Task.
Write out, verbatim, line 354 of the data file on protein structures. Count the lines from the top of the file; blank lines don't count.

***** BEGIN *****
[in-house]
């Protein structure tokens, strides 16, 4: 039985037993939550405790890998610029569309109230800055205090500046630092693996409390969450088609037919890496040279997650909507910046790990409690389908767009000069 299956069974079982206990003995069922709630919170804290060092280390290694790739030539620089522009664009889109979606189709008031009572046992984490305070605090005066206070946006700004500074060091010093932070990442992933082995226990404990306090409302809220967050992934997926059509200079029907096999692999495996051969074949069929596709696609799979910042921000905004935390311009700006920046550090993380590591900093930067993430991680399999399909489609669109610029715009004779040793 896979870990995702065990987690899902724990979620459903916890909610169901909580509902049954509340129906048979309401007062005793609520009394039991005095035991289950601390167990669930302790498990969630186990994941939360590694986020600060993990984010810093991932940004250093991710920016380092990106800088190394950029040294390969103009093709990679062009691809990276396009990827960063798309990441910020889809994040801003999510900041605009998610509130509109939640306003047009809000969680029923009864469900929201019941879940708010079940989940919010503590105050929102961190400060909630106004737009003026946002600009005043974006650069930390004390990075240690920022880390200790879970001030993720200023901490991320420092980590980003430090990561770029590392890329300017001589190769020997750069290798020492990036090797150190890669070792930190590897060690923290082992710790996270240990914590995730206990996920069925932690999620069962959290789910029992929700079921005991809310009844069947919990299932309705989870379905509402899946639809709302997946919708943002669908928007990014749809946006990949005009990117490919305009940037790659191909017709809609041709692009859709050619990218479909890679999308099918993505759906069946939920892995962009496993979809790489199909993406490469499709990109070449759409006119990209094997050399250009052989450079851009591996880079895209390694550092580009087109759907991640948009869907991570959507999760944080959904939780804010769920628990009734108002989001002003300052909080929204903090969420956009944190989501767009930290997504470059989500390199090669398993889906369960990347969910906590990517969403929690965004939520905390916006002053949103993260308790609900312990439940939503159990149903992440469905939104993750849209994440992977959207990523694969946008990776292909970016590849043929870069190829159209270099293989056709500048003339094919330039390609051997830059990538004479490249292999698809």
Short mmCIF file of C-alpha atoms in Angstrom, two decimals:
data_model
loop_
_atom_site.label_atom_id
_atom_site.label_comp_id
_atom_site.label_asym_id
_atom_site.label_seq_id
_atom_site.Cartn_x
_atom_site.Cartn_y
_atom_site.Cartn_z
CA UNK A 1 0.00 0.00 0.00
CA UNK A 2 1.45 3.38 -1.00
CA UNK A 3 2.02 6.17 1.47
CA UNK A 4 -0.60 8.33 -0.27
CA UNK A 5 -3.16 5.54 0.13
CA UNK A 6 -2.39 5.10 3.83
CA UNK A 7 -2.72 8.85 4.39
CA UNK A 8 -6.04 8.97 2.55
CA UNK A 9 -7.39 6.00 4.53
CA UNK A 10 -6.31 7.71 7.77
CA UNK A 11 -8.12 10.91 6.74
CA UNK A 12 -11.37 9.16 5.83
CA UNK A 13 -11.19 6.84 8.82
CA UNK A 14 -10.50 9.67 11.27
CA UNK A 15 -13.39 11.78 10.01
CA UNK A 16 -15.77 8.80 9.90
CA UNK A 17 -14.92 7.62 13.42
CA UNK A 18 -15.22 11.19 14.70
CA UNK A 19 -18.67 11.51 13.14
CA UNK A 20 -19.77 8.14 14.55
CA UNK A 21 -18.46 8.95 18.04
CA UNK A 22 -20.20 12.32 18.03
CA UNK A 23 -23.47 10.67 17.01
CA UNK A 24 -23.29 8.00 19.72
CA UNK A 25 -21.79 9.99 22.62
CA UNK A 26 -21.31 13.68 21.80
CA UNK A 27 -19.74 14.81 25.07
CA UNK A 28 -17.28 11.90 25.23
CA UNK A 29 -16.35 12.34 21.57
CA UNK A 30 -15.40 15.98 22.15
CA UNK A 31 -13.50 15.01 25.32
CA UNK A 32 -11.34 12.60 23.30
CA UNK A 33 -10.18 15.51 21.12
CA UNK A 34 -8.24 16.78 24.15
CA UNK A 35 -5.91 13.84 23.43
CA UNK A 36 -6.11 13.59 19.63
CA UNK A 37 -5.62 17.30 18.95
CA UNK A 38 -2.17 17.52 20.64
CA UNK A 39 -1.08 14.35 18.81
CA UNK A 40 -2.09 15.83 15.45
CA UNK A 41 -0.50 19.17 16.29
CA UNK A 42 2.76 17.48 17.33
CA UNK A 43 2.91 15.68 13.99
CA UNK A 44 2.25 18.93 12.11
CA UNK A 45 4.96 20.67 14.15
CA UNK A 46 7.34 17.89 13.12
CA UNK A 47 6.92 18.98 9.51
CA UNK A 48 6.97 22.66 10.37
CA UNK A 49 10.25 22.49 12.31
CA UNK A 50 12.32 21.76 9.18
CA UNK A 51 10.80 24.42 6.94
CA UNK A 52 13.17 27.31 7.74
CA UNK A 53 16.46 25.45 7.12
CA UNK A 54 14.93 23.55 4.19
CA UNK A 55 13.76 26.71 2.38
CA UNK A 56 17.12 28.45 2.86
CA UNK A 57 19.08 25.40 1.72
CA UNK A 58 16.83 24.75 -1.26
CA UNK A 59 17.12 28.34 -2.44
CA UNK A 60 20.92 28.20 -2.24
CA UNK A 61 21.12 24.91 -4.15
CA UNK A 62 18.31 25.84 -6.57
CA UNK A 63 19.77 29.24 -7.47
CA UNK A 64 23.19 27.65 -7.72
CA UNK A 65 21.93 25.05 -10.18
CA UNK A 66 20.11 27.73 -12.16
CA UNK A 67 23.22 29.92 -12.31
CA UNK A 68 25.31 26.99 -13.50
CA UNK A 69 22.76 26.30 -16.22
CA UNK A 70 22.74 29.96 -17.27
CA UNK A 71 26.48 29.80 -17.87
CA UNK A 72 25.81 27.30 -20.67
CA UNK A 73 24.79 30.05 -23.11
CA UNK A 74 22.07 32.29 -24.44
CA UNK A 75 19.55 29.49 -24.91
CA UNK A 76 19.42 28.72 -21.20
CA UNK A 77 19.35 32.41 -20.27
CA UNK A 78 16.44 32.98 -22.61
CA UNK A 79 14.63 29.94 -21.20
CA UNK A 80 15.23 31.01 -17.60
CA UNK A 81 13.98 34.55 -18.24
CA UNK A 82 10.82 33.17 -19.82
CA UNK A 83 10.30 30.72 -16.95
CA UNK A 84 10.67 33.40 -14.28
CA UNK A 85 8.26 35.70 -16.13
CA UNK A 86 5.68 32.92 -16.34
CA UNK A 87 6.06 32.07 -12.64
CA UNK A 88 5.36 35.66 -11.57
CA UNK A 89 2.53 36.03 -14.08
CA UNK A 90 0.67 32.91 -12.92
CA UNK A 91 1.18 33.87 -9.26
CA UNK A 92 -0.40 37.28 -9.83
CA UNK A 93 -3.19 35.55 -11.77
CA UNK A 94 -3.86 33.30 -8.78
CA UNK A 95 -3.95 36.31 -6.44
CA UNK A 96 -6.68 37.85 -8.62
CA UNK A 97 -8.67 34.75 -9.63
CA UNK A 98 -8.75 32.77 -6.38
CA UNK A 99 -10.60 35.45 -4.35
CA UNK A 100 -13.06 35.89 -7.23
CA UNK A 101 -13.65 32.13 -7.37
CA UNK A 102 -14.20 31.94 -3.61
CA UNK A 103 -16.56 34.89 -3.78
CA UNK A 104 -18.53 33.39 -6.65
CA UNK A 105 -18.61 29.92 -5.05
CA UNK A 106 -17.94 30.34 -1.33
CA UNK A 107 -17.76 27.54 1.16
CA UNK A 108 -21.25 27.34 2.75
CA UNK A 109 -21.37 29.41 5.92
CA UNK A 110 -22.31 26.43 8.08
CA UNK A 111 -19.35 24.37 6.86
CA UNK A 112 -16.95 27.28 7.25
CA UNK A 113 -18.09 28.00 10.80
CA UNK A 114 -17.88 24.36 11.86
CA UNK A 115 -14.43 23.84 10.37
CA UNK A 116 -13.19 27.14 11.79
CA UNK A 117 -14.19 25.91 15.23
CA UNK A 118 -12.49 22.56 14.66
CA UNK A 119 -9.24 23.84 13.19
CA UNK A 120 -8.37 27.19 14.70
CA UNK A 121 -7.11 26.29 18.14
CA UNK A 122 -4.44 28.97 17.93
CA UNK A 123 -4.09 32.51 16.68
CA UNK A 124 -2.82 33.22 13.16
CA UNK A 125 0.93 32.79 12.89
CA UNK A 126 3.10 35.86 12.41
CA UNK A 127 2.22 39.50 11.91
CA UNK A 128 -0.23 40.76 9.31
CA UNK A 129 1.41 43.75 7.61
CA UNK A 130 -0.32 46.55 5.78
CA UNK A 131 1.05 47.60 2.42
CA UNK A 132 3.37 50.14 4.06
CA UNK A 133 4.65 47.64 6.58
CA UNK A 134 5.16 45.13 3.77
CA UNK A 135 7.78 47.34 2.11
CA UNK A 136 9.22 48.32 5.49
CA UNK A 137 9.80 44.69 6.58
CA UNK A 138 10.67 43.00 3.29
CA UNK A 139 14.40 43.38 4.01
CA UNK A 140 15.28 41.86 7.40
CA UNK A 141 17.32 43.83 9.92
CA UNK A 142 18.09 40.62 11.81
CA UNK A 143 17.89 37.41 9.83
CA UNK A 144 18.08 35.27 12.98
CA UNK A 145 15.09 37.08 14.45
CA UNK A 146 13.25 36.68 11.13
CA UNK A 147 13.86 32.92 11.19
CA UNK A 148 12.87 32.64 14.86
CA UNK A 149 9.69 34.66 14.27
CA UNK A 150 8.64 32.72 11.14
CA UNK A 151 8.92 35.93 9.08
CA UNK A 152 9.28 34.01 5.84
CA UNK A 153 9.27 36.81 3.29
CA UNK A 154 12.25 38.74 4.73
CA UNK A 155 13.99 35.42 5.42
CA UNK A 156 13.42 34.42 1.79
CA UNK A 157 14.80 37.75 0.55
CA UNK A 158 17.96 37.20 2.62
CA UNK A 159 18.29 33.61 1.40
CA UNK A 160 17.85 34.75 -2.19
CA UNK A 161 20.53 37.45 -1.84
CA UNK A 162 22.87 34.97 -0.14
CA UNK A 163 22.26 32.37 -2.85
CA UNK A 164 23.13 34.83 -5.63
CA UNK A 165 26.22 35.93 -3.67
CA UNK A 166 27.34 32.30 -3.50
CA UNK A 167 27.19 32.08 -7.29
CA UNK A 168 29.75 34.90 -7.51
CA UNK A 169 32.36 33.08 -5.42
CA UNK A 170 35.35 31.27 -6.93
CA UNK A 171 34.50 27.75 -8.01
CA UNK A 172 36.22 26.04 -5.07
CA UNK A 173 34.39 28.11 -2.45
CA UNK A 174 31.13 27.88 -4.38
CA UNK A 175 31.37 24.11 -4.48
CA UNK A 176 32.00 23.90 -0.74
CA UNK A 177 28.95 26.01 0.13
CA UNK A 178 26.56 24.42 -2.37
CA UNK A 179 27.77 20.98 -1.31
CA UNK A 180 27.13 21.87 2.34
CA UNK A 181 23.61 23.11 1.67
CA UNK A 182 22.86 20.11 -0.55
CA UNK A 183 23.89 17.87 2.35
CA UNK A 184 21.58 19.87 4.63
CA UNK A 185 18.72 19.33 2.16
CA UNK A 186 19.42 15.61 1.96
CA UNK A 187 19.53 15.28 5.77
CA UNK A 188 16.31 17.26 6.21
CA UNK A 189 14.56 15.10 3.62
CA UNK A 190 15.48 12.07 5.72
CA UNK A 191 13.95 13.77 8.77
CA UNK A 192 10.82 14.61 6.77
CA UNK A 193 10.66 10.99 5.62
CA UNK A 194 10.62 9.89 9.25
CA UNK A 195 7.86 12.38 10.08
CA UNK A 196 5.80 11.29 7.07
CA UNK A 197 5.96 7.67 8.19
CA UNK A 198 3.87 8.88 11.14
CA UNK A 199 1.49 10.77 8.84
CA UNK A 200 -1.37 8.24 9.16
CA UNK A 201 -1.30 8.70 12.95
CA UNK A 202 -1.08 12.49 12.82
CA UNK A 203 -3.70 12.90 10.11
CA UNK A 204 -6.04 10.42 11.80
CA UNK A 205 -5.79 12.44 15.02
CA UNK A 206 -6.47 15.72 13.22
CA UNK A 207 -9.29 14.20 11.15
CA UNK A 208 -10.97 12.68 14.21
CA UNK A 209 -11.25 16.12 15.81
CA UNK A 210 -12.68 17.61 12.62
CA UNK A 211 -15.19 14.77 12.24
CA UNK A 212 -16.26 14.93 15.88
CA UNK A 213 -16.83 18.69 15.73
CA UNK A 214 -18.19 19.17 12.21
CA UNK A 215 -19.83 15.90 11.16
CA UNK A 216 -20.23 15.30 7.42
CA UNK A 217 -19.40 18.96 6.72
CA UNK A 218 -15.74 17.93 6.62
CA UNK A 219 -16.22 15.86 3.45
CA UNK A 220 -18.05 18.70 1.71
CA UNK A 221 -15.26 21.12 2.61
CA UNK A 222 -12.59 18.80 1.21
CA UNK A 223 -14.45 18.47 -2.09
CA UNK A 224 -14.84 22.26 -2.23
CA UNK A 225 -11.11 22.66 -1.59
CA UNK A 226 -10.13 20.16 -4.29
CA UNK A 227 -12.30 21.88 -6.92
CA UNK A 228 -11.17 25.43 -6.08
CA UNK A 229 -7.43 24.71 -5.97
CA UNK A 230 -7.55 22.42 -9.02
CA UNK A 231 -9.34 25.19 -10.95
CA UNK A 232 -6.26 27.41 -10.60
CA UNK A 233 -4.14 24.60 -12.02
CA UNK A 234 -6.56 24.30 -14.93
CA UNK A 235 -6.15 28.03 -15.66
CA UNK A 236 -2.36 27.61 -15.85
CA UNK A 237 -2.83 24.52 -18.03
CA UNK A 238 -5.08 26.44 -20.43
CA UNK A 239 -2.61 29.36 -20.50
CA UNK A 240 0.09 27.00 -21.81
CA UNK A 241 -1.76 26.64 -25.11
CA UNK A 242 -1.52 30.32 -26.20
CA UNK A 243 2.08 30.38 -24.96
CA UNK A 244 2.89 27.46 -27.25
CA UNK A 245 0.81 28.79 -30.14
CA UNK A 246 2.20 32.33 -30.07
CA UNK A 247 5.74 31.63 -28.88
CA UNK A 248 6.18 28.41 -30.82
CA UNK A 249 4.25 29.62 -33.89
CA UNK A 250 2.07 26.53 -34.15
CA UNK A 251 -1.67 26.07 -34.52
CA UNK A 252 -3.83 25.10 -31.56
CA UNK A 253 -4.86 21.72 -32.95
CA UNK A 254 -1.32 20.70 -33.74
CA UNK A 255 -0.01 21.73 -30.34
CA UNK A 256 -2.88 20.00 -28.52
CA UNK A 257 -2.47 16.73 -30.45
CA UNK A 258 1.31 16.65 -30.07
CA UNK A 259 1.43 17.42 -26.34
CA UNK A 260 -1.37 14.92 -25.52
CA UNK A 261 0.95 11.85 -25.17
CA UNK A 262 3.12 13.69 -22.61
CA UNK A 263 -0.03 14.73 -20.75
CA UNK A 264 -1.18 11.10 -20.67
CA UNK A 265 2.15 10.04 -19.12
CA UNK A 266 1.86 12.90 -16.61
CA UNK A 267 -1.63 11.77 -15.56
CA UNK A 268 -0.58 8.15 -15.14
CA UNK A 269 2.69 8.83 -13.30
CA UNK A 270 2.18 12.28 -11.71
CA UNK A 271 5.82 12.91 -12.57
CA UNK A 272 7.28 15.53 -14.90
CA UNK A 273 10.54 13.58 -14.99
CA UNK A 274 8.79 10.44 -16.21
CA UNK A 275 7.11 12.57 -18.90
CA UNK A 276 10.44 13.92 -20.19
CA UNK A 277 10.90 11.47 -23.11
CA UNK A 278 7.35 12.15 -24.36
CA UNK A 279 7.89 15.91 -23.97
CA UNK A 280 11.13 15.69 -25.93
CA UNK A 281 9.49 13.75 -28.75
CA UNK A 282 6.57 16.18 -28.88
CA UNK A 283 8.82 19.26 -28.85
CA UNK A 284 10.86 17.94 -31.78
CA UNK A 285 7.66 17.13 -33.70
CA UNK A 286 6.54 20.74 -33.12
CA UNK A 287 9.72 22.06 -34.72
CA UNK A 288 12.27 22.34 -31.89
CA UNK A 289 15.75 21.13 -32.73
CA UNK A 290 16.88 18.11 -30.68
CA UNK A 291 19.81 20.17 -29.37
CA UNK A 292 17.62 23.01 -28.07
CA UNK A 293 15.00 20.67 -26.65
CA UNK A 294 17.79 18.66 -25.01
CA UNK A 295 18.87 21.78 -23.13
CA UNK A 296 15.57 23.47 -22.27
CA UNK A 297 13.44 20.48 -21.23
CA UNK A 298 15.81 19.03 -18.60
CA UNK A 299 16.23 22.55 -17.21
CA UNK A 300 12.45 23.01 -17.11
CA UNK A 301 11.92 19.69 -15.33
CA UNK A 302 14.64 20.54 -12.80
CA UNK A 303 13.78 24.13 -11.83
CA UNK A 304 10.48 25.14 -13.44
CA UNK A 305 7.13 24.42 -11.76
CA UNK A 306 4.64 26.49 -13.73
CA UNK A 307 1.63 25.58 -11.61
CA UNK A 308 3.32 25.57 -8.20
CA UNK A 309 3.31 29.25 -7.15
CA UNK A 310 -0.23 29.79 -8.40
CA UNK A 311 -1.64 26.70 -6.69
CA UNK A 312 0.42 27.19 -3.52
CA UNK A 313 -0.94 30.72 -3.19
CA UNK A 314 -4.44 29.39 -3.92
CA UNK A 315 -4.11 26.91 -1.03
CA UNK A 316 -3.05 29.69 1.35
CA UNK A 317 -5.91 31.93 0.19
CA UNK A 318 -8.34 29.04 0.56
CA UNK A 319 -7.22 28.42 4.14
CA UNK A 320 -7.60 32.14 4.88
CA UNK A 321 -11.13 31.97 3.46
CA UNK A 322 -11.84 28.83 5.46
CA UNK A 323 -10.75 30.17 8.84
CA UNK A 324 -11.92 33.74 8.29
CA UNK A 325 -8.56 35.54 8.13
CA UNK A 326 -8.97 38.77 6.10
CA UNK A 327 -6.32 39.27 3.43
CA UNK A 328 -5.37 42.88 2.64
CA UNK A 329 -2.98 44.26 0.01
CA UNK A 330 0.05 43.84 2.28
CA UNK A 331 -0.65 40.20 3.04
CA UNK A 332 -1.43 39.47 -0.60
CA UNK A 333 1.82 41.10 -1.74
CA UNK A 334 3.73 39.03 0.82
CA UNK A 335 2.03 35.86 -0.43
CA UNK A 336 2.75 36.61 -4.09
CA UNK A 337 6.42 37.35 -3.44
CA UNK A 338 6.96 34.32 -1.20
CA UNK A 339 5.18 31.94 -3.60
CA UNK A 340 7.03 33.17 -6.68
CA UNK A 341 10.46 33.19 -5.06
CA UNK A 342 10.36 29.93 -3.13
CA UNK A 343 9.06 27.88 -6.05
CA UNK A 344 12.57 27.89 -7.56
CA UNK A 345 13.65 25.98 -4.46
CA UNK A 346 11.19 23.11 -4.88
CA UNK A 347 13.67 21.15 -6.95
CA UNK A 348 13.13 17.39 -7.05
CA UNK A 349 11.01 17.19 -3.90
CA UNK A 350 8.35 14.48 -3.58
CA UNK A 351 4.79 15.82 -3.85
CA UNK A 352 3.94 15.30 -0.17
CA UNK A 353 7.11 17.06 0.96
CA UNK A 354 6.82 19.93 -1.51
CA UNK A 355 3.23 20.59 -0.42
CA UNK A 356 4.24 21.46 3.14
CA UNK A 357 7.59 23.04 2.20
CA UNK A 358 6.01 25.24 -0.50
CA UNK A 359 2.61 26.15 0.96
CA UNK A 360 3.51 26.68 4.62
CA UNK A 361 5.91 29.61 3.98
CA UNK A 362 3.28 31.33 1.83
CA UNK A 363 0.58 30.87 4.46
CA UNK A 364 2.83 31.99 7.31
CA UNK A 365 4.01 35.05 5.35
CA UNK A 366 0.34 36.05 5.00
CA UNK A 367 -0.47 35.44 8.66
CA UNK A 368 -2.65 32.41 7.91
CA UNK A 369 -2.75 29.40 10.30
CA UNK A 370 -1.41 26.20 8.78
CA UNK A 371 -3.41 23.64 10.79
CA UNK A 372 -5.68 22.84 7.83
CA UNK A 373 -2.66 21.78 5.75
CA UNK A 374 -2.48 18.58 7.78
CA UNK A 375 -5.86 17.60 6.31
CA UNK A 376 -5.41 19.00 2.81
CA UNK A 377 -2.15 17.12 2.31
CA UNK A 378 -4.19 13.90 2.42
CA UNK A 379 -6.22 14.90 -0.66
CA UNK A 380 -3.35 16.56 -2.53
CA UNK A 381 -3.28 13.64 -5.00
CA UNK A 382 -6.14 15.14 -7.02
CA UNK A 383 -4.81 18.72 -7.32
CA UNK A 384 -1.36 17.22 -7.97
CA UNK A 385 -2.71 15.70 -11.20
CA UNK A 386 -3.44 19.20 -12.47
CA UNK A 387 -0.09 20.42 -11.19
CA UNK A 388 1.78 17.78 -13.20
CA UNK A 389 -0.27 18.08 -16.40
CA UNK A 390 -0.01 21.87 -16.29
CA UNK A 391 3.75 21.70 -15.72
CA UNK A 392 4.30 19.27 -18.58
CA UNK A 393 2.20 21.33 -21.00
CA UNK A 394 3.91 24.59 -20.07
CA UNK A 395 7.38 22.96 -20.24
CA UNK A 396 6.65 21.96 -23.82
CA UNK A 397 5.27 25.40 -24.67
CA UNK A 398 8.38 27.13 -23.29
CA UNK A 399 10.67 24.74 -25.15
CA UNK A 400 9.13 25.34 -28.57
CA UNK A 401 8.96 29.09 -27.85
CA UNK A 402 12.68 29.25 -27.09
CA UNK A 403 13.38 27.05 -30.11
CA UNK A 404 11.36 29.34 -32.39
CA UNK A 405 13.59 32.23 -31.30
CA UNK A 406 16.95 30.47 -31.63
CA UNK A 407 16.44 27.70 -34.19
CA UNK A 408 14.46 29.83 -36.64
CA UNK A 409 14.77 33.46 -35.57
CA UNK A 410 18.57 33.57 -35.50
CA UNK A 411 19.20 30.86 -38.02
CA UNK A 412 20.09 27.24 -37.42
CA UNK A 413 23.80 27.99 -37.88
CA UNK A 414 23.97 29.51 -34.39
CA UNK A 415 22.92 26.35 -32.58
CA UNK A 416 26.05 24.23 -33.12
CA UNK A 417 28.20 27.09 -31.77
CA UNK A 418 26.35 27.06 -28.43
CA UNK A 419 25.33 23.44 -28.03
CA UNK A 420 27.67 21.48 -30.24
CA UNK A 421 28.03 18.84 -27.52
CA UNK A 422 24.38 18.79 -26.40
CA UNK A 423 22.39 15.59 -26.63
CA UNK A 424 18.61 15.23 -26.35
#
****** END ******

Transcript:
CA UNK A 342 10.36 29.93 -3.13